How to prevent basement water seepage
If your basement smells musty or has a higher humidity level than the rest of your home, you may have a problem with water seepage.
Finding the Source of Basement Moisture
Basement water seepage typically happens after a heavy rain, or during spring thaws, when the ground cannot absorb excess water. Look at the perimeter of your house’s foundation for pooling water. If water seems to collect on one side of your house, look along that wall inside your basement for signs of moisture, such as damp carpet or warped drywall. You may be able to see beads of water seeping through cracks or seams in your basement walls.
Preventing Water Seepage
Once you know where the water is coming from, you can take steps to prevent further damage. Be sure your gutter pipes direct water well away from your home’s foundation. Build up the landscaped elevation around your home so that water will naturally run downhill, away from your house.
Inside, use a caulking gun to apply waterproof epoxy to any cracks in your basement walls, especially if you saw water seeping through them.
If these do-it-yourself options aren’t enough, call a professional basement waterproofing team. They will apply an external waterproofing seal to your basement walls.
Repairing Existing Water Damage
As soon as you notice basement moisture, set up fans to dry the area. This will help prevent mold growth. Depending on how extensive the damage is, you may be able to patch the damaged drywall rather than replacing the entire section.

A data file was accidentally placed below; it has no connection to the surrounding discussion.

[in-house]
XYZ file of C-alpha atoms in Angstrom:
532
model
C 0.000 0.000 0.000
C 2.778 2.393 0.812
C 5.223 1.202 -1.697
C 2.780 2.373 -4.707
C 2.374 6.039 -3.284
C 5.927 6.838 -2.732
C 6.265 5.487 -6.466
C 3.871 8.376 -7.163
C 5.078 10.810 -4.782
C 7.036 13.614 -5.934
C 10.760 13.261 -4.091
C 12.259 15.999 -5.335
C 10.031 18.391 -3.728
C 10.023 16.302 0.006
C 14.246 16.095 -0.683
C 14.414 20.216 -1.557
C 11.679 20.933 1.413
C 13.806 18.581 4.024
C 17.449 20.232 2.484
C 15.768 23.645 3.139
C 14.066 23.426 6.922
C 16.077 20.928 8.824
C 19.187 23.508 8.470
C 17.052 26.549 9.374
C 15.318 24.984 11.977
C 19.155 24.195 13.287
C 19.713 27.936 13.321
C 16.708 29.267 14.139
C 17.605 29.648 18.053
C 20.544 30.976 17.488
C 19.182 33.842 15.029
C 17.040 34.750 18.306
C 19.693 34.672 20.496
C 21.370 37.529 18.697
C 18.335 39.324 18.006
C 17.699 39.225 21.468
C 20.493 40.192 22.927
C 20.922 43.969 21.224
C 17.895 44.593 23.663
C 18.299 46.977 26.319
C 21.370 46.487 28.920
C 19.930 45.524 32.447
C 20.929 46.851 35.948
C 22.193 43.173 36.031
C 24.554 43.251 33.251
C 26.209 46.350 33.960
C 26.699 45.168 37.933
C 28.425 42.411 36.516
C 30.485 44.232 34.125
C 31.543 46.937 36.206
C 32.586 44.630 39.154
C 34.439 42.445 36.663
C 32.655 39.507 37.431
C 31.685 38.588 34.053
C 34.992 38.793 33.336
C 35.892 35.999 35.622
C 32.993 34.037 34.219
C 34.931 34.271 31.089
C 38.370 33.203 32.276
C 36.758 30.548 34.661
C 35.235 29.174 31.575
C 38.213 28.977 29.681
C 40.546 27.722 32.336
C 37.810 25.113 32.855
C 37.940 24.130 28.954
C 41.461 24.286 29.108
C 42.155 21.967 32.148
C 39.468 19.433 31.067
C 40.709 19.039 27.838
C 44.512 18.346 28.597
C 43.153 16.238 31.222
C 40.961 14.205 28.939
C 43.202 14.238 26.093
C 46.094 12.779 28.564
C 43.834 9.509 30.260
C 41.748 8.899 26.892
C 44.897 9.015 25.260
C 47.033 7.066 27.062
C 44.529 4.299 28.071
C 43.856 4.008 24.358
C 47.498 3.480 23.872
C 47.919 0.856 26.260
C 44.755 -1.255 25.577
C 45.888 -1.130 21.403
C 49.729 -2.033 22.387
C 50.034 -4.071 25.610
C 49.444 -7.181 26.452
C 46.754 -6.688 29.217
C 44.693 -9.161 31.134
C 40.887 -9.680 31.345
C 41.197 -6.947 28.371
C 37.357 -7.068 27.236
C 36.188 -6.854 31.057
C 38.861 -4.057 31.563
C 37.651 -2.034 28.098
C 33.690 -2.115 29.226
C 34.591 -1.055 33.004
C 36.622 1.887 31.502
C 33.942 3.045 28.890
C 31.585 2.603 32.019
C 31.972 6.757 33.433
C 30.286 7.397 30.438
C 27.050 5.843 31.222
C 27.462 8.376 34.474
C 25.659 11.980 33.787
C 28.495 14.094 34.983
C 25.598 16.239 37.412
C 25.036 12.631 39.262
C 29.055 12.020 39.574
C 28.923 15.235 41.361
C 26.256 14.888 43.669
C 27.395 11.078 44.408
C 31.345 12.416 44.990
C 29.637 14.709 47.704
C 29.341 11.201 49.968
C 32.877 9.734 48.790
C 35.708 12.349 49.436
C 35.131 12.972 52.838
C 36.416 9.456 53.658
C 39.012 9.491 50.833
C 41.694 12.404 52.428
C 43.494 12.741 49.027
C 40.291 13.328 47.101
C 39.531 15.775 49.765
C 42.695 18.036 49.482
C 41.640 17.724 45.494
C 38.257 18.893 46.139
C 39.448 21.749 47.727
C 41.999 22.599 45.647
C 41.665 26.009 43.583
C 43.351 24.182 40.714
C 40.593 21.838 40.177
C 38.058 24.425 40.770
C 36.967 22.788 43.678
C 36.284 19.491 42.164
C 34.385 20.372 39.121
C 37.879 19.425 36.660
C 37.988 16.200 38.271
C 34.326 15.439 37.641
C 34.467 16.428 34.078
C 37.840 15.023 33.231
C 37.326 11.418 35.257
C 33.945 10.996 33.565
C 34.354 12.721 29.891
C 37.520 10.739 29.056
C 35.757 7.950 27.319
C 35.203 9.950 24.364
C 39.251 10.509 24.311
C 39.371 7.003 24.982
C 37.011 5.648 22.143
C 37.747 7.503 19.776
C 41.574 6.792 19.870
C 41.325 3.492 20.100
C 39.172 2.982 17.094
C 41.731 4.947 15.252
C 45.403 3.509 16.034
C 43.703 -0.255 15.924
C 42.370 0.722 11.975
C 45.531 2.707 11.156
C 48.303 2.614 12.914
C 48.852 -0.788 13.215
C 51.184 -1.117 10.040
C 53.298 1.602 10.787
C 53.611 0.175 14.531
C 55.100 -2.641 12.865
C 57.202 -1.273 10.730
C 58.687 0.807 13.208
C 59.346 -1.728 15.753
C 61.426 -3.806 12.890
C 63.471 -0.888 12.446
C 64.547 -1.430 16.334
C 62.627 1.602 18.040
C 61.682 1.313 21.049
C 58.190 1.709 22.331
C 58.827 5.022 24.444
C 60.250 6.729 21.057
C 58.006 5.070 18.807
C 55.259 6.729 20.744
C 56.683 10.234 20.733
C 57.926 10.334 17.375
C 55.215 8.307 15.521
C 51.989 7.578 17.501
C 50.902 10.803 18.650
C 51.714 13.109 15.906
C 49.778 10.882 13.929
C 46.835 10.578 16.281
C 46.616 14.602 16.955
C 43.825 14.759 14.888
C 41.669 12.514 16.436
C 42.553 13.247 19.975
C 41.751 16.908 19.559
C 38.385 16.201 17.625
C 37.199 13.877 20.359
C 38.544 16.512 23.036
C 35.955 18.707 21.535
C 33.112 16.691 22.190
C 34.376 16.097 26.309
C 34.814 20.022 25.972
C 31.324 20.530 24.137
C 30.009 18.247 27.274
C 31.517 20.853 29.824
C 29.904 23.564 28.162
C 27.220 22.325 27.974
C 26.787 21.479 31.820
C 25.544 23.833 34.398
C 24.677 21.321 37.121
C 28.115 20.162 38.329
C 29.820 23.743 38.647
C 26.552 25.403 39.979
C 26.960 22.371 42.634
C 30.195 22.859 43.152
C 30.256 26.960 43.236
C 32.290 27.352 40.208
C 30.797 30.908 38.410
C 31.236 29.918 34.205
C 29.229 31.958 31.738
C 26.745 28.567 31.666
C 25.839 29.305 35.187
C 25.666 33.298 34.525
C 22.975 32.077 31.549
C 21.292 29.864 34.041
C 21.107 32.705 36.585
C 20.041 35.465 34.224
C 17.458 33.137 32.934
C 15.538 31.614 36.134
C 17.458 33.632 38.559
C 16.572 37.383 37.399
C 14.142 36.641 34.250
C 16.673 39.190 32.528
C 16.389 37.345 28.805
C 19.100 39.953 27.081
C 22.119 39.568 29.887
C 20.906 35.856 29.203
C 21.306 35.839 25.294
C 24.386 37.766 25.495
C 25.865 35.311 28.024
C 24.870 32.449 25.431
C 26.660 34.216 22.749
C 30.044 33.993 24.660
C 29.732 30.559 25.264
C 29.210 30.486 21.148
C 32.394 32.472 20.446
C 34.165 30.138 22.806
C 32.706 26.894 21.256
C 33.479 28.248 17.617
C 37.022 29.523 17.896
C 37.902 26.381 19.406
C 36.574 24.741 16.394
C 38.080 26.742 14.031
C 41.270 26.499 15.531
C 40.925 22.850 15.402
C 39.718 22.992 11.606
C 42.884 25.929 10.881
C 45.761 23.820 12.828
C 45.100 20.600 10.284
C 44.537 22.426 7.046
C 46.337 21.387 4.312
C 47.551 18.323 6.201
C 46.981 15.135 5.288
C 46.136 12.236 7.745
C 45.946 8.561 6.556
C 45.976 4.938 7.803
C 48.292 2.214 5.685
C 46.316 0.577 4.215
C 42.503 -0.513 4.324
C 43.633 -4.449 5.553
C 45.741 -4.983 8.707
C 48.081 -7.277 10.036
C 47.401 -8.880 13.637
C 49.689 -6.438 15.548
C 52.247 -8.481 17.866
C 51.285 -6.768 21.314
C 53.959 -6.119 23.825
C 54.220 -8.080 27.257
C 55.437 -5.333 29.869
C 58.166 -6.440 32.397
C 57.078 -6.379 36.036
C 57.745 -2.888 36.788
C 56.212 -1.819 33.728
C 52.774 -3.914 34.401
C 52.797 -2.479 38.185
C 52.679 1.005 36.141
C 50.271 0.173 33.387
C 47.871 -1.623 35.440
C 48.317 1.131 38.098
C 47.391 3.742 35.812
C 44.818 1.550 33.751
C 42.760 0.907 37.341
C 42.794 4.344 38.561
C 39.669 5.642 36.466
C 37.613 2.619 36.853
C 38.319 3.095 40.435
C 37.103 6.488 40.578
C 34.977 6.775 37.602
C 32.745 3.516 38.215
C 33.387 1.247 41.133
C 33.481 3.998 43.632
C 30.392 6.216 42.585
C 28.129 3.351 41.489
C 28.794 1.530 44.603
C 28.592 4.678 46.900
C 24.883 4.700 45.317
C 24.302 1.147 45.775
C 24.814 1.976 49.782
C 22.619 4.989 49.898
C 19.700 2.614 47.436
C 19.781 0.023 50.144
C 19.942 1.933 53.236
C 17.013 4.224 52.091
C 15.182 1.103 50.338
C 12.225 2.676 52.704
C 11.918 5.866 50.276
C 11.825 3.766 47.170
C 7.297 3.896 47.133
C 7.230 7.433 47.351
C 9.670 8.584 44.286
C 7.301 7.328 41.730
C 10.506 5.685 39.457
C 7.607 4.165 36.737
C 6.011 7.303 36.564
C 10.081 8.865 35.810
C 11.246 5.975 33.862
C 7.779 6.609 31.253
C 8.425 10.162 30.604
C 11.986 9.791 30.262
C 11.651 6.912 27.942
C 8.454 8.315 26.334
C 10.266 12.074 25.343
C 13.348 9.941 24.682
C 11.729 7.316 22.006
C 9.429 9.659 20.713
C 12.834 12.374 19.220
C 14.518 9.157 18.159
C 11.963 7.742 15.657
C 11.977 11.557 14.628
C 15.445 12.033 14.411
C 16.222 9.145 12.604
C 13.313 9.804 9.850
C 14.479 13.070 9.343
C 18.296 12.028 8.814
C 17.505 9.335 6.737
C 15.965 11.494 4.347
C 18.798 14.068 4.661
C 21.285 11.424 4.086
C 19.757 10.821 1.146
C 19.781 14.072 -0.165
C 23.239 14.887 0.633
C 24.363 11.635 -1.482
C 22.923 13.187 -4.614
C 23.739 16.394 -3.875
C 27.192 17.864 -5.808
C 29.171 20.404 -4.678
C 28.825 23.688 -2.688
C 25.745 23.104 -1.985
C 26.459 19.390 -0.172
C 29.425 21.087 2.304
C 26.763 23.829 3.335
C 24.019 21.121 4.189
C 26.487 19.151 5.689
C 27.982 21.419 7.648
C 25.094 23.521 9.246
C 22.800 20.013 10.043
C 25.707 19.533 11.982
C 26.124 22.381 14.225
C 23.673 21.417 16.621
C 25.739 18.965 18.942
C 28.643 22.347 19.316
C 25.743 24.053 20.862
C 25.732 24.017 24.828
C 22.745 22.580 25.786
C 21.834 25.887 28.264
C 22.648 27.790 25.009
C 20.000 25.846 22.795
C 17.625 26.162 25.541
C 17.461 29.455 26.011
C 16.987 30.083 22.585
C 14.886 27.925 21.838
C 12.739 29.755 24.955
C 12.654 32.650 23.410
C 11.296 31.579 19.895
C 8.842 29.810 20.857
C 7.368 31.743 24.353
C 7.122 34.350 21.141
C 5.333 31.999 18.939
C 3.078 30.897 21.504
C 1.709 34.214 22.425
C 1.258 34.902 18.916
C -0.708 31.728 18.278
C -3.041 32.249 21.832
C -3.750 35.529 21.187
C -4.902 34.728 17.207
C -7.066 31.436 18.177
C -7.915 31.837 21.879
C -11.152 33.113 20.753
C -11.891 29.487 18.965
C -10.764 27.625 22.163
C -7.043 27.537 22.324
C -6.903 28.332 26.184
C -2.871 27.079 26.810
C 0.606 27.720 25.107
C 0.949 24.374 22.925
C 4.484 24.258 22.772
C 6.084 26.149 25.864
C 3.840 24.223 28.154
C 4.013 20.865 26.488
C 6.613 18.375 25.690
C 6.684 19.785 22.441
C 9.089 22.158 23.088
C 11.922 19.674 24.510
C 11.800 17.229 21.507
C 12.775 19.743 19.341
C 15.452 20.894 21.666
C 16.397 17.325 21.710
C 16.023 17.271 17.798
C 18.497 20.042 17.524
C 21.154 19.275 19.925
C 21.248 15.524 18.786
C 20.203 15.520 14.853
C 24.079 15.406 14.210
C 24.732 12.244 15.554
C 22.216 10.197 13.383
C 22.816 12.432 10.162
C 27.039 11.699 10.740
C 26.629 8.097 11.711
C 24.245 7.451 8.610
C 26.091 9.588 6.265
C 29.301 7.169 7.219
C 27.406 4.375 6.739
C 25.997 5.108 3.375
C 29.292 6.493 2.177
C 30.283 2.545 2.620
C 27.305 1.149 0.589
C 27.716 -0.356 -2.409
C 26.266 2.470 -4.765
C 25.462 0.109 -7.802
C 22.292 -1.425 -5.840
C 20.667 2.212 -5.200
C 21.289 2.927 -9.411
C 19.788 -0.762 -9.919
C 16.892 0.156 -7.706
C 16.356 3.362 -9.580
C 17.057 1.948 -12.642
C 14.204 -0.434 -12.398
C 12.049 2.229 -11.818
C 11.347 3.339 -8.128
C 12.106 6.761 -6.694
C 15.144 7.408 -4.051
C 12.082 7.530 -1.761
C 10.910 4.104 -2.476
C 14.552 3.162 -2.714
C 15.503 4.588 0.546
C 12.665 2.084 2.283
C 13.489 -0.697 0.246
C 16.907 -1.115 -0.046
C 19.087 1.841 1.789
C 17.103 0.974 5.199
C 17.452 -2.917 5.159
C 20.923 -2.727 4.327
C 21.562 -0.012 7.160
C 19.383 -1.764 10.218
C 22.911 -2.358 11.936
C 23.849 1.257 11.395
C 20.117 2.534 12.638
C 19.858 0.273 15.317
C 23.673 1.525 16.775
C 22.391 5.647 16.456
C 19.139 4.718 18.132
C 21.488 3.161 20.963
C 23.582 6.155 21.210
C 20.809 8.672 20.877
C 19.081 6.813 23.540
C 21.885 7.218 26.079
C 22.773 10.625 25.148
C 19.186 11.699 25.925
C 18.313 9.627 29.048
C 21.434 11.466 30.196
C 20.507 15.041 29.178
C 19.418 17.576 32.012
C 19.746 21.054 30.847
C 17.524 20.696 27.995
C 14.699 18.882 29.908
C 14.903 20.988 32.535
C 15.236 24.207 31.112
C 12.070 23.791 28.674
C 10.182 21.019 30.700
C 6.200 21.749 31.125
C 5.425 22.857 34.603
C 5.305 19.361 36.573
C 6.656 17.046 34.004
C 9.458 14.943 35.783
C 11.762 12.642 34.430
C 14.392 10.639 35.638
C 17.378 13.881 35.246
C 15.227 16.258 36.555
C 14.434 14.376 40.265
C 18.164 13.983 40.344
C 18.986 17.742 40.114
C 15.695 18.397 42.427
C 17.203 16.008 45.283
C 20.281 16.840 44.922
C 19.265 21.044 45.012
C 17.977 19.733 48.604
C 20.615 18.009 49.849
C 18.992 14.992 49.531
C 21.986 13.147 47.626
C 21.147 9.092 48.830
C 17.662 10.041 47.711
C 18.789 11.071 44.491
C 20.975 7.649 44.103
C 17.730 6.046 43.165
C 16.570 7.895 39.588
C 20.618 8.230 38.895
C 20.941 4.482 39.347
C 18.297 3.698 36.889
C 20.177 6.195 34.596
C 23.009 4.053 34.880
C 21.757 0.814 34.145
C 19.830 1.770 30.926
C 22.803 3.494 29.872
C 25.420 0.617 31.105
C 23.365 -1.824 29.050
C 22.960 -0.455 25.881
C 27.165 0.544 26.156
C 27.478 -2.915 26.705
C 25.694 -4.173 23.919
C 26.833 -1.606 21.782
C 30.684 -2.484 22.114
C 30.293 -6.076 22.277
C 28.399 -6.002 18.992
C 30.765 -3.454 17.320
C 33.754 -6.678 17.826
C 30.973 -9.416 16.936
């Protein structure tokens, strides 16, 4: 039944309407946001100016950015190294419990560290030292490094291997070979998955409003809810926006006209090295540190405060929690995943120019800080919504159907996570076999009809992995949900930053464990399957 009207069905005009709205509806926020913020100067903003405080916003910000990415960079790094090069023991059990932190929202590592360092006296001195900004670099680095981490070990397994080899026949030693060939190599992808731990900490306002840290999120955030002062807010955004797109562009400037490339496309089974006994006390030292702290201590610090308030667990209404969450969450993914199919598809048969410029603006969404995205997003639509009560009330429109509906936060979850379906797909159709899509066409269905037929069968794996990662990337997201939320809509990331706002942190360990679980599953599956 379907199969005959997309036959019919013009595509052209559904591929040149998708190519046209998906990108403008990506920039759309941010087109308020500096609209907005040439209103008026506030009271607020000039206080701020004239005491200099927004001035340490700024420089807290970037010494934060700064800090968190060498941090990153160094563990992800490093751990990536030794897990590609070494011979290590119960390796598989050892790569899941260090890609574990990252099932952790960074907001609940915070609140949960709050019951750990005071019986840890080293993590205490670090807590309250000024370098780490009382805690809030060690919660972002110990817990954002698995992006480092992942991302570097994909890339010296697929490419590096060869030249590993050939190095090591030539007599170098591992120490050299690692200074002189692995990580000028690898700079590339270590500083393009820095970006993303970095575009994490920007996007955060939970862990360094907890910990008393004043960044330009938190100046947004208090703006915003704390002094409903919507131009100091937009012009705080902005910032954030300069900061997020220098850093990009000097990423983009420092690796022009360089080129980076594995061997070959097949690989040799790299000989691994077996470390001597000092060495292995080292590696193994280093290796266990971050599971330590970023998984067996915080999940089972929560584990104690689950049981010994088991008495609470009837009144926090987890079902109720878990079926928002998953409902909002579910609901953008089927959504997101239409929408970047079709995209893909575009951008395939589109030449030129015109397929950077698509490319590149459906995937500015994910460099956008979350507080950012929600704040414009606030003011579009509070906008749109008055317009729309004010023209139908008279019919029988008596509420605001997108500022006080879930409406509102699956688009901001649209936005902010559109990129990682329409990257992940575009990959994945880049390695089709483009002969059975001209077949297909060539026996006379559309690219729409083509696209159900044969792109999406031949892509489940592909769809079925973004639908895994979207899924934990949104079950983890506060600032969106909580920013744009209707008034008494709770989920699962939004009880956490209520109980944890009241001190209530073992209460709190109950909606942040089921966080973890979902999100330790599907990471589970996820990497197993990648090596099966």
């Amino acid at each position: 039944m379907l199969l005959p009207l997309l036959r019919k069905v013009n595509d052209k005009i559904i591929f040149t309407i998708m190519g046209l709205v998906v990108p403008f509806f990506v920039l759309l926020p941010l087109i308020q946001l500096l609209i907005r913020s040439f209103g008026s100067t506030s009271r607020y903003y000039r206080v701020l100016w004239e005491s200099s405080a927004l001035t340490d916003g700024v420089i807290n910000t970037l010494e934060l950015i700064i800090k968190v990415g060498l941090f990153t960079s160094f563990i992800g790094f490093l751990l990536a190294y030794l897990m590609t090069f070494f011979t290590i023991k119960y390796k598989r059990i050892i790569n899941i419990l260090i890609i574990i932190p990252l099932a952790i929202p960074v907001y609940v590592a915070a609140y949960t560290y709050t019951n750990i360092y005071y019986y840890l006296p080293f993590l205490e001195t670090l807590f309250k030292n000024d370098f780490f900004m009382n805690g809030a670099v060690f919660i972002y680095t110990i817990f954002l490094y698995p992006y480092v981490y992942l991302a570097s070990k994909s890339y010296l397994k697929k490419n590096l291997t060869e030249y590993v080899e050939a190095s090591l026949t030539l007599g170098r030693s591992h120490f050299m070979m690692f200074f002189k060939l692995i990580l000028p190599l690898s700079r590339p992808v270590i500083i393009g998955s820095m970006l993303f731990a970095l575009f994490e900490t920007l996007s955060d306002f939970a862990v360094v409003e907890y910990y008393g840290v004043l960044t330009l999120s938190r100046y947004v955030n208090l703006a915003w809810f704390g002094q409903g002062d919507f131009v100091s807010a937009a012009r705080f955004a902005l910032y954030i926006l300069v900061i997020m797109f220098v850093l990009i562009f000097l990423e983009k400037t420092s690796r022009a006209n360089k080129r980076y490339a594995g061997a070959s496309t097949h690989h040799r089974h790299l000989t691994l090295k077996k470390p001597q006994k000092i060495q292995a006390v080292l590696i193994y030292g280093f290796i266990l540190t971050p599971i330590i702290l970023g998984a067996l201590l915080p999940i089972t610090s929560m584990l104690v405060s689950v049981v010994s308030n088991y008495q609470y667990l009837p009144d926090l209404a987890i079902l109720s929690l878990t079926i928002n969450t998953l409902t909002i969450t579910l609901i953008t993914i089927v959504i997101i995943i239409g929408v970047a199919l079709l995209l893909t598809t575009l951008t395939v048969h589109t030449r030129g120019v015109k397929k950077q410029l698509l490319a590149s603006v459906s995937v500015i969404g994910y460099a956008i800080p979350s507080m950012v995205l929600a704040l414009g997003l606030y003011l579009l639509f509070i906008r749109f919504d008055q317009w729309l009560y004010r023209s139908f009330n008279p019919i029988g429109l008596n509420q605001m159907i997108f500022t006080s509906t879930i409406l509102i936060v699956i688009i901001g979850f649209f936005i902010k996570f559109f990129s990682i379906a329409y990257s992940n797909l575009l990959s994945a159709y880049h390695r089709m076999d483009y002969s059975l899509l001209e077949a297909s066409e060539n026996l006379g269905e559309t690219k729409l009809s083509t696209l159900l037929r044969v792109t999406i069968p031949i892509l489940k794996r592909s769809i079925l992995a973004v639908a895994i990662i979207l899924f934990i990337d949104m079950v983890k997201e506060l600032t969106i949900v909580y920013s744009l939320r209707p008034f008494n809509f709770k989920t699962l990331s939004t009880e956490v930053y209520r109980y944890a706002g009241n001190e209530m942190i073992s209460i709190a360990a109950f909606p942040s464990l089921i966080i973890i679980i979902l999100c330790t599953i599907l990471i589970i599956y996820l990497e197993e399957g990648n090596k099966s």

If you see signs of mold on carpeting or drywall, consider calling a professional water damage restoration company. They have the experience and safety equipment to remove mold-damaged carpeting and clean the area safely.
Finding Hidden Mold
If your basement has had a water seepage problem for a long time, you may have a problem with hidden mold, even if you do not see evidence of damage. Mold grows best in dark places, such as behind drywall and under carpet. If you repair the cracks that allowed water to seep in, and dry the area thoroughly, but still smell a damp, earthy odor, call a mold remediation specialist. Chances are there is mold growing in an inaccessible area of your basement.